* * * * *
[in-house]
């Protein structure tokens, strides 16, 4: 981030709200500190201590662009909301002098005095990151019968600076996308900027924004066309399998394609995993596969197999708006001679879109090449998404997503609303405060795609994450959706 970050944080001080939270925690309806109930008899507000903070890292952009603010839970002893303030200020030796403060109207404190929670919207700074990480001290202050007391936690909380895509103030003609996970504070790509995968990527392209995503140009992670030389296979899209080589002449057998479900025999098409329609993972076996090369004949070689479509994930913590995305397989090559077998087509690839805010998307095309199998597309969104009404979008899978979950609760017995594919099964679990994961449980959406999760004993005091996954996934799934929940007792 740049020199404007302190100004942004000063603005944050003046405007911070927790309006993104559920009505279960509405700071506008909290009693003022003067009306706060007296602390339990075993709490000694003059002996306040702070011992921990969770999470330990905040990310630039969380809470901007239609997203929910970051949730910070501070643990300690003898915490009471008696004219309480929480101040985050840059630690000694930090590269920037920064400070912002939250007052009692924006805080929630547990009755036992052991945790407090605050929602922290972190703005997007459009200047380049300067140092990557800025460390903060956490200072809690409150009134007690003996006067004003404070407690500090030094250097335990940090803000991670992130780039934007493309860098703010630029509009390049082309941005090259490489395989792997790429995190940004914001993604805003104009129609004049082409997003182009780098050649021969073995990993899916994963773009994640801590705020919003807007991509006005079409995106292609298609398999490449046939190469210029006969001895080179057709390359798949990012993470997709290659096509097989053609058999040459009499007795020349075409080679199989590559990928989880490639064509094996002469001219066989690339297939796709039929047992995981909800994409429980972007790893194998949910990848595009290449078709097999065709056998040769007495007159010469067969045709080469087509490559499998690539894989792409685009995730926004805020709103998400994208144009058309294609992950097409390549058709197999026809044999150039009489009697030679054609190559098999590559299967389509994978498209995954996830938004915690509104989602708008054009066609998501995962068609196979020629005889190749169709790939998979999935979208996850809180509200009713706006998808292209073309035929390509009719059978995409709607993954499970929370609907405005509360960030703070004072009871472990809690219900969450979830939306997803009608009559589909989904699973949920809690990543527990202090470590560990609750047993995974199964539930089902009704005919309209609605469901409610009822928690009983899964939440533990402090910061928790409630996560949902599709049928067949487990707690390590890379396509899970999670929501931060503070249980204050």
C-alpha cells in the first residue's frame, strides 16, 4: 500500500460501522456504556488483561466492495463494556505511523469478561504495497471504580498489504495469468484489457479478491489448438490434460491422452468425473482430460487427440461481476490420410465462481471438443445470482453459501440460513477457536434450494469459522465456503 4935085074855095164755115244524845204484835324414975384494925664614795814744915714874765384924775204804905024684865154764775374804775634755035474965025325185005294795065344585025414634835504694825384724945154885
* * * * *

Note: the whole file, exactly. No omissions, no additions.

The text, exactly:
[in-house]
């Protein structure tokens, strides 16, 4: 981030709200500190201590662009909301002098005095990151019968600076996308900027924004066309399998394609995993596969197999708006001679879109090449998404997503609303405060795609994450959706 970050944080001080939270925690309806109930008899507000903070890292952009603010839970002893303030200020030796403060109207404190929670919207700074990480001290202050007391936690909380895509103030003609996970504070790509995968990527392209995503140009992670030389296979899209080589002449057998479900025999098409329609993972076996090369004949070689479509994930913590995305397989090559077998087509690839805010998307095309199998597309969104009404979008899978979950609760017995594919099964679990994961449980959406999760004993005091996954996934799934929940007792 740049020199404007302190100004942004000063603005944050003046405007911070927790309006993104559920009505279960509405700071506008909290009693003022003067009306706060007296602390339990075993709490000694003059002996306040702070011992921990969770999470330990905040990310630039969380809470901007239609997203929910970051949730910070501070643990300690003898915490009471008696004219309480929480101040985050840059630690000694930090590269920037920064400070912002939250007052009692924006805080929630547990009755036992052991945790407090605050929602922290972190703005997007459009200047380049300067140092990557800025460390903060956490200072809690409150009134007690003996006067004003404070407690500090030094250097335990940090803000991670992130780039934007493309860098703010630029509009390049082309941005090259490489395989792997790429995190940004914001993604805003104009129609004049082409997003182009780098050649021969073995990993899916994963773009994640801590705020919003807007991509006005079409995106292609298609398999490449046939190469210029006969001895080179057709390359798949990012993470997709290659096509097989053609058999040459009499007795020349075409080679199989590559990928989880490639064509094996002469001219066989690339297939796709039929047992995981909800994409429980972007790893194998949910990848595009290449078709097999065709056998040769007495007159010469067969045709080469087509490559499998690539894989792409685009995730926004805020709103998400994208144009058309294609992950097409390549058709197999026809044999150039009489009697030679054609190559098999590559299967389509994978498209995954996830938004915690509104989602708008054009066609998501995962068609196979020629005889190749169709790939998979999935979208996850809180509200009713706006998808292209073309035929390509009719059978995409709607993954499970929370609907405005509360960030703070004072009871472990809690219900969450979830939306997803009608009559589909989904699973949920809690990543527990202090470590560990609750047993995974199964539930089902009704005919309209609605469901409610009822928690009983899964939440533990402090910061928790409630996560949902599709049928067949487990707690390590890379396509899970999670929501931060503070249980204050």
C-alpha cells in the first residue's frame, strides 16, 4: 500500500460501522456504556488483561466492495463494556505511523469478561504495497471504580498489504495469468484489457479478491489448438490434460491422452468425473482430460487427440461481476490420410465462481471438443445470482453459501440460513477457536434450494469459522465456503 4935085074855095164755115244524845204484835324414975384494925664614795814744915714874765384924775204804905024684865154764775374804775634755035474965025325185005294795065344585025414634835504694825384724945154885